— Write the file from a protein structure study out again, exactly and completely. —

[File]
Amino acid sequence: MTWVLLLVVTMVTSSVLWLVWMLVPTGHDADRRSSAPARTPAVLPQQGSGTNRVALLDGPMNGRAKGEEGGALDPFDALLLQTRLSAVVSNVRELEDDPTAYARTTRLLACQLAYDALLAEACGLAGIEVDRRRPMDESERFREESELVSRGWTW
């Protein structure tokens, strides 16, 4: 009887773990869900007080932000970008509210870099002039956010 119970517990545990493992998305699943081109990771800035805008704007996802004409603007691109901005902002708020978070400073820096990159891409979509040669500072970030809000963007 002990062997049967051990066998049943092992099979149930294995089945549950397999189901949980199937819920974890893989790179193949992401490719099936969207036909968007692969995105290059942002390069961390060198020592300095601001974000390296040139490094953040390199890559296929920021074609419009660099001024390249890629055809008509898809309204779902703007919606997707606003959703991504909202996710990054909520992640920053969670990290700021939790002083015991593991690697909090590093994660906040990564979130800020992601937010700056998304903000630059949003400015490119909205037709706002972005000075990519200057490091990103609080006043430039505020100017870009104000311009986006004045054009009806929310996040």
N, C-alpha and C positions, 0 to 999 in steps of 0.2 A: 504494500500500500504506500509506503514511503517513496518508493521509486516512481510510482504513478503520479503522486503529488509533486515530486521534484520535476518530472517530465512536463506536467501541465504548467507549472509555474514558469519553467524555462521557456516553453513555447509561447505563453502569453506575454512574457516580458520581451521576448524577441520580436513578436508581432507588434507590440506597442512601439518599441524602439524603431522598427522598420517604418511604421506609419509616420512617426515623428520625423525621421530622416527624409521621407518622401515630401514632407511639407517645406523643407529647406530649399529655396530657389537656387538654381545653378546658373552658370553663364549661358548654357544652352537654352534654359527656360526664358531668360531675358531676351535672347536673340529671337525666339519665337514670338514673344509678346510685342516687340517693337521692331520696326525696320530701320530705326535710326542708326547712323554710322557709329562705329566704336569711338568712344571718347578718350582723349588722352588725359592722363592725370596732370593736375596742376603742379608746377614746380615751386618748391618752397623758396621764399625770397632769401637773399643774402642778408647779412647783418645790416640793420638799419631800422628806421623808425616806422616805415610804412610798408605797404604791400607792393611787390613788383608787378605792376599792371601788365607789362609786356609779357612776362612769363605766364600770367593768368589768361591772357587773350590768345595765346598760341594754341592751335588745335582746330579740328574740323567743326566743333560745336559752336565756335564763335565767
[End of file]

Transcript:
Amino acid sequence: MTWVLLLVVTMVTSSVLWLVWMLVPTGHDADRRSSAPARTPAVLPQQGSGTNRVALLDGPMNGRAKGEEGGALDPFDALLLQTRLSAVVSNVRELEDDPTAYARTTRLLACQLAYDALLAEACGLAGIEVDRRRPMDESERFREESELVSRGWTW
């Protein structure tokens, strides 16, 4: 009887773990869900007080932000970008509210870099002039956010 119970517990545990493992998305699943081109990771800035805008704007996802004409603007691109901005902002708020978070400073820096990159891409979509040669500072970030809000963007 002990062997049967051990066998049943092992099979149930294995089945549950397999189901949980199937819920974890893989790179193949992401490719099936969207036909968007692969995105290059942002390069961390060198020592300095601001974000390296040139490094953040390199890559296929920021074609419009660099001024390249890629055809008509898809309204779902703007919606997707606003959703991504909202996710990054909520992640920053969670990290700021939790002083015991593991690697909090590093994660906040990564979130800020992601937010700056998304903000630059949003400015490119909205037709706002972005000075990519200057490091990103609080006043430039505020100017870009104000311009986006004045054009009806929310996040």
N, C-alpha and C positions, 0 to 999 in steps of 0.2 A: 504494500500500500504506500509506503514511503517513496518508493521509486516512481510510482504513478503520479503522486503529488509533486515530486521534484520535476518530472517530465512536463506536467501541465504548467507549472509555474514558469519553467524555462521557456516553453513555447509561447505563453502569453506575454512574457516580458520581451521576448524577441520580436513578436508581432507588434507590440506597442512601439518599441524602439524603431522598427522598420517604418511604421506609419509616420512617426515623428520625423525621421530622416527624409521621407518622401515630401514632407511639407517645406523643407529647406530649399529655396530657389537656387538654381545653378546658373552658370553663364549661358548654357544652352537654352534654359527656360526664358531668360531675358531676351535672347536673340529671337525666339519665337514670338514673344509678346510685342516687340517693337521692331520696326525696320530701320530705326535710326542708326547712323554710322557709329562705329566704336569711338568712344571718347578718350582723349588722352588725359592722363592725370596732370593736375596742376603742379608746377614746380615751386618748391618752397623758396621764399625770397632769401637773399643774402642778408647779412647783418645790416640793420638799419631800422628806421623808425616806422616805415610804412610798408605797404604791400607792393611787390613788383608787378605792376599792371601788365607789362609786356609779357612776362612769363605766364600770367593768368589768361591772357587773350590768345595765346598760341594754341592751335588745335582746330579740328574740323567743326566743333560745336559752336565756335564763335565767